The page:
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Valak: Nun or a Little Boy? The Truth About the 17th-Century Demon Made Famous in Films

Samantha Franco
Photo Credit: Louis Le Breton / Wikimedia Commons / Public Domain and New Line Cinema / Atomic Monster Productions / The Safran Company / jeffw616 / MovieStillsDB
Photo Credit: Louis Le Breton / Wikimedia Commons / Public Domain and New Line Cinema / Atomic Monster Productions / The Safran Company / jeffw616 / MovieStillsDB

Thanks to the Conjuring universe, more specifically the 2018 film The Nun, the name ‘Valak’ has re-emerged in modern-day popular culture. Realistically, though, not a lot of people know who, or what, Valak truly is. It doesn’t help that the film took artistic liberty to alter the imagery that was originally associated with the mythological demon when it turned the common conception of Valak into a nun. Here we explain the truth behind the demon Valak.

Who or what is Valak?

Drawing of a child angel riding a dragon representing Valek

The original imagery of the demon Valak is portrayed as a child with angel wings that rides a two-headed dragon. (Photo Credit: Louis Le Breton / Wikimedia Commons / Public Domain)

Valak is a demon who takes the form of a young boy who has the wings of an angel but is far from angelic. He rides a two-headed dragon and has the ability to control serpentine spirits that do his evil bidding. His use of a child’s form convinces victims that he is innocent, but he lures them to meet painful ends. However, in full evocation, he is seen as a pale man with black hair and dark eyes.

Valak is sometimes blamed for the Children’s Crusades to the Holy Land, when thousands of young people were sold into slavery in 1212 AD. He is also sometimes blamed for the Pied Piper incident in 1284 when 130 children had gone missing in the German village of Hamelin. Valak seems to target children, as they are easily persuaded, but he does not limit himself to them – he can lure adults too.

When does Valak first appear in history?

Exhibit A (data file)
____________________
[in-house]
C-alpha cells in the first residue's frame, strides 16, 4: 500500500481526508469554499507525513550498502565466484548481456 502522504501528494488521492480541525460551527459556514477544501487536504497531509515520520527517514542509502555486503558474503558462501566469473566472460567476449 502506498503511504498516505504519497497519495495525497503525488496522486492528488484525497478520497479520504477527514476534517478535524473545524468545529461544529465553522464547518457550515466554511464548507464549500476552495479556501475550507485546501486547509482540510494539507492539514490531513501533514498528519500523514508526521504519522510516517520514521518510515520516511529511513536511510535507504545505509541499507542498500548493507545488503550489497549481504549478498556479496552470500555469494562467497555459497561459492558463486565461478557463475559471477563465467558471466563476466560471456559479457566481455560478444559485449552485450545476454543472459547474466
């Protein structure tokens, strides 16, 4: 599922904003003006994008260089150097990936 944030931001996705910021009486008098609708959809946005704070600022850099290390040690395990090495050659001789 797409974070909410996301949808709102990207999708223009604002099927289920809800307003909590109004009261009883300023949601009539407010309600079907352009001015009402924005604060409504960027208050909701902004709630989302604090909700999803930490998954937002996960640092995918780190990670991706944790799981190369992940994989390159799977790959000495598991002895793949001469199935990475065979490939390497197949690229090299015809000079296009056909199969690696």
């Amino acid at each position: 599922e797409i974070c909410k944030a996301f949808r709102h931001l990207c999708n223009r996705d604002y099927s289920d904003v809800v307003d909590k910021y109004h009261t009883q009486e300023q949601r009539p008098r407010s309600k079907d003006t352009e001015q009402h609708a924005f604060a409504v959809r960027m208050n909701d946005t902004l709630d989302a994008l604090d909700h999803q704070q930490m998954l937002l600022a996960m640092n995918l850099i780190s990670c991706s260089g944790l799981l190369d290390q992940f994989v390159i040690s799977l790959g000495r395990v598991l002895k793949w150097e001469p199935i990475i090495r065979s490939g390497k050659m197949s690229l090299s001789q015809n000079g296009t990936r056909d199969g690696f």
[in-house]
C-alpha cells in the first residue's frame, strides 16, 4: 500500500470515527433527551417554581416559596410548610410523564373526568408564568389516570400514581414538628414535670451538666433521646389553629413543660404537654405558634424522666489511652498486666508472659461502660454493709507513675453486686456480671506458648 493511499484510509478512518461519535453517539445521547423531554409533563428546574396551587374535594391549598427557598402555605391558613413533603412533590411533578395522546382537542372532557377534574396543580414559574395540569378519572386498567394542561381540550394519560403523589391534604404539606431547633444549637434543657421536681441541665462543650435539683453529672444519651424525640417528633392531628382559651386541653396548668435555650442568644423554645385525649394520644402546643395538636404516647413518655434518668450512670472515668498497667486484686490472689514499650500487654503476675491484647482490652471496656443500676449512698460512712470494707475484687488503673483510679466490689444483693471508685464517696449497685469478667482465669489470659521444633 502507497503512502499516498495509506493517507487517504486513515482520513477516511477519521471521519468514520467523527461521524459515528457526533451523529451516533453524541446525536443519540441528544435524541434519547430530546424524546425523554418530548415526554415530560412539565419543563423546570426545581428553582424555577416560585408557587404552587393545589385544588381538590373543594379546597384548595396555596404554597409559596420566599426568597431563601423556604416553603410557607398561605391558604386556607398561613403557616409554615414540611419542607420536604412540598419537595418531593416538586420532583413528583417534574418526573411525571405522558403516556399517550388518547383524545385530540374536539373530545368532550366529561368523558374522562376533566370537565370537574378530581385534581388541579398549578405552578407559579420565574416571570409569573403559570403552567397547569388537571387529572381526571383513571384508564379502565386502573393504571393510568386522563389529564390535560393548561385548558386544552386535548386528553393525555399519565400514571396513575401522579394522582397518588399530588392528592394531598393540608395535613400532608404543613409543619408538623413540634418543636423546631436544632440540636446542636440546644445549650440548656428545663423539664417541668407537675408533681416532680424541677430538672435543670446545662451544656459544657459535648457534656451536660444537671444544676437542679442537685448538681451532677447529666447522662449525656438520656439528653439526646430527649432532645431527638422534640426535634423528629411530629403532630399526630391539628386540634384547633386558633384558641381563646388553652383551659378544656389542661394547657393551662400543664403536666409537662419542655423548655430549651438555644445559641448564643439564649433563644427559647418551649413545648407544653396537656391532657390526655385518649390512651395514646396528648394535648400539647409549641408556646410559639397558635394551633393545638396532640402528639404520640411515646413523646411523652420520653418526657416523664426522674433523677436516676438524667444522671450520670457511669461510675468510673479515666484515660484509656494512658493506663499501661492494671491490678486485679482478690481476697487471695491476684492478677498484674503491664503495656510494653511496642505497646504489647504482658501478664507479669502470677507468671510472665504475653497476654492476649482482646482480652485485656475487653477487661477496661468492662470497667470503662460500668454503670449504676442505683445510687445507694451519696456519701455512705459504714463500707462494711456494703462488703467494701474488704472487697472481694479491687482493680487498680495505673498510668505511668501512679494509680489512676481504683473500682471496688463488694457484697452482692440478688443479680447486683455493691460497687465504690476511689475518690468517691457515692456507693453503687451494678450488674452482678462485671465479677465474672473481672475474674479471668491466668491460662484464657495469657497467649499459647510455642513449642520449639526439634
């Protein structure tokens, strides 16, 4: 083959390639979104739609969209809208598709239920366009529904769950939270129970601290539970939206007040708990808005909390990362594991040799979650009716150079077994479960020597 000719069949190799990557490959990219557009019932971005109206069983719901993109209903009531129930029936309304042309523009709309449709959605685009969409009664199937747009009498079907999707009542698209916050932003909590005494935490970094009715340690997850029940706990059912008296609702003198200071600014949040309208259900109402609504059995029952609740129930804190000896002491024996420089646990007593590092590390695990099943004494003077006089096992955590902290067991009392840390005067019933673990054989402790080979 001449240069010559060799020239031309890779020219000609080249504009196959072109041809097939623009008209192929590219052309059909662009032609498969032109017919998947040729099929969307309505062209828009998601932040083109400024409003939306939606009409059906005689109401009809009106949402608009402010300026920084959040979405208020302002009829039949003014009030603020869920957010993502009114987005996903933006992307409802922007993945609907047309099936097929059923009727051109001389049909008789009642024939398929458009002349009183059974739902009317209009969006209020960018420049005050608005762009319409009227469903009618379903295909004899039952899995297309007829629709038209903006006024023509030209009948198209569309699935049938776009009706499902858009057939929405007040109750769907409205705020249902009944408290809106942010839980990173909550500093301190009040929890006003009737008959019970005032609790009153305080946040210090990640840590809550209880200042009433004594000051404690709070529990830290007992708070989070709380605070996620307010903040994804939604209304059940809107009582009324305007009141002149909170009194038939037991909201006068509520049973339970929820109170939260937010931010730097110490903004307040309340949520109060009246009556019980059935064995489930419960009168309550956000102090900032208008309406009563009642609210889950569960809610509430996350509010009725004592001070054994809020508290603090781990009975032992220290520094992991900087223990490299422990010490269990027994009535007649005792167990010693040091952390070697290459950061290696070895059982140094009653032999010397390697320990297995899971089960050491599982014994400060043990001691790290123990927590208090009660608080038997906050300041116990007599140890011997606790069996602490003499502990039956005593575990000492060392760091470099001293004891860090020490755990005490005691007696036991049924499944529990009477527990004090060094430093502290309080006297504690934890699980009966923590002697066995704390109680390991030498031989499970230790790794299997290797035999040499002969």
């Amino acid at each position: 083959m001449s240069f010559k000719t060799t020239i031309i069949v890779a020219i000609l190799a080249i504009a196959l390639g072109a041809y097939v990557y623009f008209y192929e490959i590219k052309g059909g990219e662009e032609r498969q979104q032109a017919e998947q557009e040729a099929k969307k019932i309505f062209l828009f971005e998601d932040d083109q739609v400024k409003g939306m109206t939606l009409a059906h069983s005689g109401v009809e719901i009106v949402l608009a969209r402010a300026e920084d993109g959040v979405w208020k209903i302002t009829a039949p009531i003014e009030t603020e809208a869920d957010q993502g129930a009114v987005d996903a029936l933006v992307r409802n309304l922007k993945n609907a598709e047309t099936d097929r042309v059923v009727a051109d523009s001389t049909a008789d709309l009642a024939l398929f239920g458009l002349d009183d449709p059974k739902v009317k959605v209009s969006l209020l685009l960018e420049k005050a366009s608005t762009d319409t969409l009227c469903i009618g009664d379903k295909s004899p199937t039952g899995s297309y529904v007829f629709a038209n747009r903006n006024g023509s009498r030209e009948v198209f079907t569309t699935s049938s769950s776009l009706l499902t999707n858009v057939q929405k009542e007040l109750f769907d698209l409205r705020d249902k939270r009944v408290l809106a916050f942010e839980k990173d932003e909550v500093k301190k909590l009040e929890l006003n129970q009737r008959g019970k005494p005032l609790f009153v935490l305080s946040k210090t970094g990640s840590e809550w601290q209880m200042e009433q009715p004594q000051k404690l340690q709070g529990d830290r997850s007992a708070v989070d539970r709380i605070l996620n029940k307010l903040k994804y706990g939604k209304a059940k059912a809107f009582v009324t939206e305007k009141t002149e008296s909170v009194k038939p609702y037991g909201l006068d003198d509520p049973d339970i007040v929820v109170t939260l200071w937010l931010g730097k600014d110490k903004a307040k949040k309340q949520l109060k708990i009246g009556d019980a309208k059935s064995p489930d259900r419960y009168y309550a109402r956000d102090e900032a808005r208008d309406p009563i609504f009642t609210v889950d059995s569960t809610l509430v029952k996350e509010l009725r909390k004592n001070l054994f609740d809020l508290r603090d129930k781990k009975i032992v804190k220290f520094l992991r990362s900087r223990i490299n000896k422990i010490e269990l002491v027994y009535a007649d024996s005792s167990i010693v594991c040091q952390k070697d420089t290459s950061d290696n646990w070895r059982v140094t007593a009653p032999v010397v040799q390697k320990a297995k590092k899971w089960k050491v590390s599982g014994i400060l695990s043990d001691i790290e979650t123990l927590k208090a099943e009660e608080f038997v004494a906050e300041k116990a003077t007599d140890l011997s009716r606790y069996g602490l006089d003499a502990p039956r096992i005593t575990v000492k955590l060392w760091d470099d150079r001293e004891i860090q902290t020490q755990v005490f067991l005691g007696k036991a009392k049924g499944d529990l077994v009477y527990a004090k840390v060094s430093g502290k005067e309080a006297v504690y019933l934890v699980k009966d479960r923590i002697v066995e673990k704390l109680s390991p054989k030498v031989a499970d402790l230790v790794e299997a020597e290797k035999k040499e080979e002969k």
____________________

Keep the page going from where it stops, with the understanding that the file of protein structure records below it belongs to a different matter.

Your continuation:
An illustration in a grimoire

The Key of Solomon (Clavicula Salomonis), Early 18th century, Private Collection. (Photo Credit: Fine Art Images / Heritage Images / Getty Images)

The first written appearance of Valak in history comes from the 17th grimoire titled The Lesser Key of Solomon. Grimoires are spell books that contain symbols, incantations, charms, and instructions for invocations. The Solomon referred to in the book is the same as the stories of King Solomon of the Old Testament, and the book lists 72 demons that he supposedly vanquished during his reign. Valak is referenced in other texts, but his name takes on multiple spellings, including Ualac, Valu, Doolas, and Volac.

In The Lesser Key of Solomon, Valak’s description reads, “He is a President Might and Great, and appeareth like a Child with Angel’s Wings, riding on a Two-headed Dragon. His Office is to give True Answers of Hidden Treasures, and to tell where Serpents may be seen. The which he will bring unto the Exorcisor without any Force or Strength being by him employed. He governeth 38 Legions of Spirits, and his Seal is thus.”

Banned by the Church

The library at the Vatican

A view of the Vatican library in the Vatican City. (Photo Credit: R. Gates / Archive Photos / Getty Images)

The Lesser Key of Solomon provides each demon’s name as well as instructions on how to expel them should the reader come into contact with any of them. Valak appears as the 62nd demon. Despite its reference to King Solomon, the Bible makes no reference to Solomon’s 72 demons.

Additionally, the grimoire was listed in the Vatican’s List of Prohibited Books, which the Church continuously updated all the way until 1966 when they ultimately scrapped it altogether. While that list did exist, however, the Vatican had deemed the grimoire as heretical, and banned it altogether.

Despite the Church’s disapproval of the grimoire, it could still be found in the possession of many Catholic priests, and it continued to be hugely popular throughout Europe. Even today, The Lesser Key of Solomon can be read and used to conjure spirits – if one dares to try.

Was the demon in The Nun really Valak?

Valek as The Nun

A publicity still of the demon from the film The Nun, played by Bonnie Aarons. (Photo Credit: New Line Cinema / Atomic Monster Productions / The Safran Company / hpuk / MovieStillsDB)

Although Valak has been known throughout history, the demon has reappeared in recent popular culture. Valak is the name of the demonic nun figure in the film The Nun (2018), which is a prequel to the Conjuring horror universe. Valak’s portrayal in the film is inconsistent with its mythological portrayal in history, as Valak has never before been seen in this way.